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    The Beaver power feeds and coolant pumps are all three phase 415V. Why not, when the factory would have three phase as a matter of course?

    Having said that, if you can find a couple of 240-415V VFDs or 240-240VFDs with transformers you can run from a single phase feed. A rotary converter will be a cheaper solution, since you only need one, but the table power feed, by default has a rather low top speed that would benefit from a VFD running at up to 100Hz.

    I have the benefit of running my whole shed off a big inverter that gives me three phase for much less than the cost of connecting my cables to the 3 phase in the street.

    None of the motors are dual voltage star/delta connected. So if you supply 3 phase, it needs to be 415V. But commercial rotary or static convertors do this quite simply. Once you've got a 415V 3 phase supply, then toys like surface grinders, more industrial lathes etc. become easier to feed and cheaper to buy .

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    Hay Bob and Mark thanks for the feedback, yeah i have looked at VFD's, rotary converters ext. as discussed on this site many a time haha but my motor isn't 240/415V it can only be 415 and i have no desire to get the motor rewound as i will be buying a house in the next year and will ensure i have 3 phase there, i just don't want to pay for my landlord to have it and he doesn't want me to modify any wiring in the place. Of the other options i would have;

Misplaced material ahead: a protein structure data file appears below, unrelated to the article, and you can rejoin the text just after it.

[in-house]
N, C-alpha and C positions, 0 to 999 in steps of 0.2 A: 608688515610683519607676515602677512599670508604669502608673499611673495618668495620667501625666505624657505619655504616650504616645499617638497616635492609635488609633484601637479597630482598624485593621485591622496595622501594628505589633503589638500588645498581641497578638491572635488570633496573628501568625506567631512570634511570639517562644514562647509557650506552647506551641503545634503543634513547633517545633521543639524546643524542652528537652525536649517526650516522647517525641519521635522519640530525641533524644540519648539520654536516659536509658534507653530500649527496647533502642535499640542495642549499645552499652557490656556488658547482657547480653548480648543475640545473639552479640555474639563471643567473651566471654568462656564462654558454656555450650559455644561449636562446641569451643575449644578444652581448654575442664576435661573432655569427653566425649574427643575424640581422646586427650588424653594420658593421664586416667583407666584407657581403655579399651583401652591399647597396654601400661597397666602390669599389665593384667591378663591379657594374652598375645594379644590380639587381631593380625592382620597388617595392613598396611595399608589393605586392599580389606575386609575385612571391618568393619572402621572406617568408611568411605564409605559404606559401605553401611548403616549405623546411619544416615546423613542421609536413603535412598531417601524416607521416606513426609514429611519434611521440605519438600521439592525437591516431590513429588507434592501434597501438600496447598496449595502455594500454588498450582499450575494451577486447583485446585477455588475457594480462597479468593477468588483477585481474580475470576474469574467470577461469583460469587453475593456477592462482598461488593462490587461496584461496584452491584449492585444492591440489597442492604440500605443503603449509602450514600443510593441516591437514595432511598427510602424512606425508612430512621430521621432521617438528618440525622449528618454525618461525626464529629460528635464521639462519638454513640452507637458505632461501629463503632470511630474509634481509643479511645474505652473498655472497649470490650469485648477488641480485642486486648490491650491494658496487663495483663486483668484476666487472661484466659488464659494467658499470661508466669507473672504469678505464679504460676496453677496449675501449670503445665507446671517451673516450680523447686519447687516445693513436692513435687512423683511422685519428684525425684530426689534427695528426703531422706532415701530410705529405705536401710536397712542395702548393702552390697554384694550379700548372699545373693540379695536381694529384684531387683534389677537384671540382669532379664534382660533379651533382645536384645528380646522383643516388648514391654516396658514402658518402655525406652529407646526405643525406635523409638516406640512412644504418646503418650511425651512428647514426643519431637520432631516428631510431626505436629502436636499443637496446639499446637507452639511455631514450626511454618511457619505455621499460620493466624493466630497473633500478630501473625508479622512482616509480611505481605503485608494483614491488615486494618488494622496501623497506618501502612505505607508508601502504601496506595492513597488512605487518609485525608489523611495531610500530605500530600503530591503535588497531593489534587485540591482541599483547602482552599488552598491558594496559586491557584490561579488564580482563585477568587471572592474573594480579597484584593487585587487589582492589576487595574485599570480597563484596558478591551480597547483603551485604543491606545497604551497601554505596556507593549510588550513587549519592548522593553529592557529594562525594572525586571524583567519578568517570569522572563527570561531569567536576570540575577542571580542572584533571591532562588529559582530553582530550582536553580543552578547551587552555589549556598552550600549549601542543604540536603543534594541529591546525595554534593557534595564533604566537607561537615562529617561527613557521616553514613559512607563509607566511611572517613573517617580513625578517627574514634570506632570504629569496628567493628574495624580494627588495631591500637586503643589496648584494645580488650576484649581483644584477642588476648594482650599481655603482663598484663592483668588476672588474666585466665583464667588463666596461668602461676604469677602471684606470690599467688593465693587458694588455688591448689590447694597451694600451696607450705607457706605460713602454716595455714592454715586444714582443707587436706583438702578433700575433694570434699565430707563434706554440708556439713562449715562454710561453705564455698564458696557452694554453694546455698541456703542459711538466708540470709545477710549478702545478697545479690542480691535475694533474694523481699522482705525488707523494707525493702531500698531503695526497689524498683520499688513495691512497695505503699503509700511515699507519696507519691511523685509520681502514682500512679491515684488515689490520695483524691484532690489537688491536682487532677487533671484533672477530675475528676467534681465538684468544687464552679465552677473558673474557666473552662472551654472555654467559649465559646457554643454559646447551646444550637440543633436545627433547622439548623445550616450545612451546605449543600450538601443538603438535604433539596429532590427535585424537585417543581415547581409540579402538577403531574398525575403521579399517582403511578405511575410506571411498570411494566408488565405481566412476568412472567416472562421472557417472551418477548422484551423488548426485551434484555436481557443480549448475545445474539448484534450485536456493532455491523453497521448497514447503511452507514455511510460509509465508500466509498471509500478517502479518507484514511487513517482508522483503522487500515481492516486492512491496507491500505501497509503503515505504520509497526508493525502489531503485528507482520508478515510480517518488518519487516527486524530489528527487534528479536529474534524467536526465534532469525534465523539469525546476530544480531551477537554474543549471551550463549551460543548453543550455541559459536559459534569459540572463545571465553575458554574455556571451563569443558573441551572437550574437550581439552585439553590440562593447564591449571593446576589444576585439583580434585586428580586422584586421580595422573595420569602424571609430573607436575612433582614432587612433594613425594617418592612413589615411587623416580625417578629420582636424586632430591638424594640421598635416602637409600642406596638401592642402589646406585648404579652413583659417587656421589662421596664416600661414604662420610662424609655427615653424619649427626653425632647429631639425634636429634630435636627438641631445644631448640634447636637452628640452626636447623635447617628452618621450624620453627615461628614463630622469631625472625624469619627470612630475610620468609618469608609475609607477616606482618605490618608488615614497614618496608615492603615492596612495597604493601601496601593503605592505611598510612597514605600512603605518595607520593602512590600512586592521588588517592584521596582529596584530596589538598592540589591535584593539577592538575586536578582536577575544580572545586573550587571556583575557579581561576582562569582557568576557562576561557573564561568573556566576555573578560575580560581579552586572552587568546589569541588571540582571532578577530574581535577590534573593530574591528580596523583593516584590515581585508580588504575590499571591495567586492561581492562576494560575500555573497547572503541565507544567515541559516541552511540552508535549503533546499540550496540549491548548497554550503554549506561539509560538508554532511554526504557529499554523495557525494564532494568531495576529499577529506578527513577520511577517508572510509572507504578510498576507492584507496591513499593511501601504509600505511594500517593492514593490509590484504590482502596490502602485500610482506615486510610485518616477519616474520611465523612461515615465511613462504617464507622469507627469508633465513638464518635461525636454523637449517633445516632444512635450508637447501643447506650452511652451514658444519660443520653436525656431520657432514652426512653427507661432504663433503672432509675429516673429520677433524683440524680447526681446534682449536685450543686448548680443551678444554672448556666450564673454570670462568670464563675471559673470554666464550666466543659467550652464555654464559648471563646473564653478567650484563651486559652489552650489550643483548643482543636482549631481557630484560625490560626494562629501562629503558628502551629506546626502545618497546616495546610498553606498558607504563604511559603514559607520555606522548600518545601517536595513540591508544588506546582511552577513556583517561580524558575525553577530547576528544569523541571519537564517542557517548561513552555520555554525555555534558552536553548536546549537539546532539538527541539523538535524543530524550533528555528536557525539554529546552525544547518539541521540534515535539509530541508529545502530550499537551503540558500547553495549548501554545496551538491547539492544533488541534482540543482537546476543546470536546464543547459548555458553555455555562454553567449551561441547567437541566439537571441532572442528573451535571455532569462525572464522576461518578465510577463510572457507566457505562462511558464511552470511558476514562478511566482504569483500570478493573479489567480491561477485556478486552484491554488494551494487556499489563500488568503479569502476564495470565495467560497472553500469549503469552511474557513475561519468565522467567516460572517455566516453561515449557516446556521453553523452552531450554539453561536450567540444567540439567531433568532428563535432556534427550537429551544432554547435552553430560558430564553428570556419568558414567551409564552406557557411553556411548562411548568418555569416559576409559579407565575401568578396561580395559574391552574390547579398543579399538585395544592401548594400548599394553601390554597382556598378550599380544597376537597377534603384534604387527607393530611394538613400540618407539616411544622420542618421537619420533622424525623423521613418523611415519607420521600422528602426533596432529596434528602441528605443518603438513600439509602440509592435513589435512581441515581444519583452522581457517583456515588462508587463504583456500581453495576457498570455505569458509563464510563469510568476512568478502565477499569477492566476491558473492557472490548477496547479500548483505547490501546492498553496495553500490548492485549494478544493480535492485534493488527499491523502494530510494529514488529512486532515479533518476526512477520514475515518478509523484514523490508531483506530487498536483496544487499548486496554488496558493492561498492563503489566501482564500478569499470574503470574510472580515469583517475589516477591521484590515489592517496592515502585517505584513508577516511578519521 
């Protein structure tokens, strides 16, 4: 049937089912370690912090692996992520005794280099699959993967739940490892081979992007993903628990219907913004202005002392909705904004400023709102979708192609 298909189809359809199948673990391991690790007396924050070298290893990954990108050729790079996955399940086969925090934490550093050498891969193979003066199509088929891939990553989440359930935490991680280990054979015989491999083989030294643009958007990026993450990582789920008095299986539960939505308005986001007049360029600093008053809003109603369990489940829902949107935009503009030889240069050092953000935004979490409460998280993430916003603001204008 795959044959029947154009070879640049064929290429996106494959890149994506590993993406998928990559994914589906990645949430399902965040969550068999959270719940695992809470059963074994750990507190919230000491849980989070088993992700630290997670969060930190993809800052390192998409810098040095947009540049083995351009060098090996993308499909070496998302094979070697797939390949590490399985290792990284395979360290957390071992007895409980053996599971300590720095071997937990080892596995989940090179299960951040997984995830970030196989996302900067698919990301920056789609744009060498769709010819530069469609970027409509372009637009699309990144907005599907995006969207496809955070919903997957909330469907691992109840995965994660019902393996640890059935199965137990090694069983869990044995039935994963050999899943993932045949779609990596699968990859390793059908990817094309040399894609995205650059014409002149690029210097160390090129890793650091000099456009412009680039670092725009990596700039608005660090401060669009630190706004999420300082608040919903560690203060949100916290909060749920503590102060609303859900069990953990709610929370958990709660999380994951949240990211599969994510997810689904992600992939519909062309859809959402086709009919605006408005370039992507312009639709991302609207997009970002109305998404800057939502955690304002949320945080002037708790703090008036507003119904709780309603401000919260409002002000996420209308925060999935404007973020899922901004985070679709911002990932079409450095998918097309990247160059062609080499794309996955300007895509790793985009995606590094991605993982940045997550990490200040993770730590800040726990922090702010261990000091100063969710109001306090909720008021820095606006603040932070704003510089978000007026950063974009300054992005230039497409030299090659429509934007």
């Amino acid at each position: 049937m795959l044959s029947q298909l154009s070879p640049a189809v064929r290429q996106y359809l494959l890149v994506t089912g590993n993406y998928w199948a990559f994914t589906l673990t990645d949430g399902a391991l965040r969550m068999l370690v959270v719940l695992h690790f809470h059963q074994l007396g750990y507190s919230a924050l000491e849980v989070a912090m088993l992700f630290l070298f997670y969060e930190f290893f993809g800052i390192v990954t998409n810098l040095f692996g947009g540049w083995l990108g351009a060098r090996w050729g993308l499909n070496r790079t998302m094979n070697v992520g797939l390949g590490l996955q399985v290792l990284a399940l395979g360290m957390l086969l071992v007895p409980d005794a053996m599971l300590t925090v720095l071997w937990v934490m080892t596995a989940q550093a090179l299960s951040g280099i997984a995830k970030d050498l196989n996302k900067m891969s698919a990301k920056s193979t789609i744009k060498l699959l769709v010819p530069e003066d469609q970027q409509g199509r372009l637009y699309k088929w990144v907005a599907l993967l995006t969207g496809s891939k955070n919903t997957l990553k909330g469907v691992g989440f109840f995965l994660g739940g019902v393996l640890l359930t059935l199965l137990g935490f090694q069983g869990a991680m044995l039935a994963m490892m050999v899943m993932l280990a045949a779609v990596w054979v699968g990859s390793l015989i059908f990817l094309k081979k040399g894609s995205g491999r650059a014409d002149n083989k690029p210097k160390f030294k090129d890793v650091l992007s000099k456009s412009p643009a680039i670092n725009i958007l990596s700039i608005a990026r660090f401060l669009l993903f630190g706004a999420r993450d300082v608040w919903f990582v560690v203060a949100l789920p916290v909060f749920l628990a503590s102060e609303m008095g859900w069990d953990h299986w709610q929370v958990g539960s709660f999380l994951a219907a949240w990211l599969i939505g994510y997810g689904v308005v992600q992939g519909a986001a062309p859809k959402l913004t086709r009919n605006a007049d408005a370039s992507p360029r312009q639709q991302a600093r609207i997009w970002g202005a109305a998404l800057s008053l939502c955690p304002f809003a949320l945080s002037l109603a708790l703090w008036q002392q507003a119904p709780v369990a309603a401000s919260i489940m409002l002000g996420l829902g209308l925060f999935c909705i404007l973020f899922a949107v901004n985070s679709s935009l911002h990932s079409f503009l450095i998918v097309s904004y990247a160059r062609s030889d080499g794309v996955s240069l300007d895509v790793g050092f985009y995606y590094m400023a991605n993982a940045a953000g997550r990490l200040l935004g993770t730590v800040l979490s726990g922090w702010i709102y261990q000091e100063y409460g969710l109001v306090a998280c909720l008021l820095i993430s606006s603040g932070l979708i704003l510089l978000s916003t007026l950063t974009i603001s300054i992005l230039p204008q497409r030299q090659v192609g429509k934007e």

-A 240-240 VFD run at 28hz providing 1/2 the motors rated HP but not really the way i would want to go
    -A 240-415 step up VFD would be in the order of $600 dollars,
    -making a rotary converter with a 7.5hp idler, grabbing an old welder for its 240-415 step up transformer and caps would be around $250-300 and would most likely require a 20amp breaker to be installed (again not my place to modify) but would have allowed me to run the whole machine with flushing pump and travel motors as well
    -or a single phase 2hp swap with pulley for $250 and i can use the 10amp plugs my land lord already has.

    None of these options are that good but the single phase swap would be the cheapest to get going in the short term with the least work and that is my concern. As soon as i get my own place i will pop the original motor on and plug her into some 3 phase goodness and get the on-board flushing pump and travel motors going again. It is just as a temp compromise while i am still renting. The other option is that i will rebuild her and have her idle until i get my own place and is an option i am considering if the single phase swap would turn out to be too much bother.

    On the strip down i will do an update after the weekend once i have been able to get back to it. From what i have seen of the machine last weekend it is in very good mechanical condition and i expect tolerances to be very close to those from new (as listed above), we will see once i get everything back together

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    Please make sure you keep your threads content to the intent of this forum. Please read the sticky note at the top of the forum. Especially the one on acceptable content. We do not discuss electrical issues or other general maintenance items here.

    Charles

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    One of the problems of this particular machine was that the Y feed screw is at the side of the knee, as opposed to being in the middle on Bridgeports etc. On this Mk1 version, the vertical shears of the knee are in the middle, giving a large offset between the feed screw and the shears. For some reason, they also didn't provide any oil nipples/zerks and oil ways to get oil to the underside of the saddle. This leads to rapid wear on the vertical shears of the saddle and knee. On mine (which had been badly treated by at least the previous owner, if not all the owners) There was 0.020"/.5mm of curvature on both the knee and saddle vertical shears.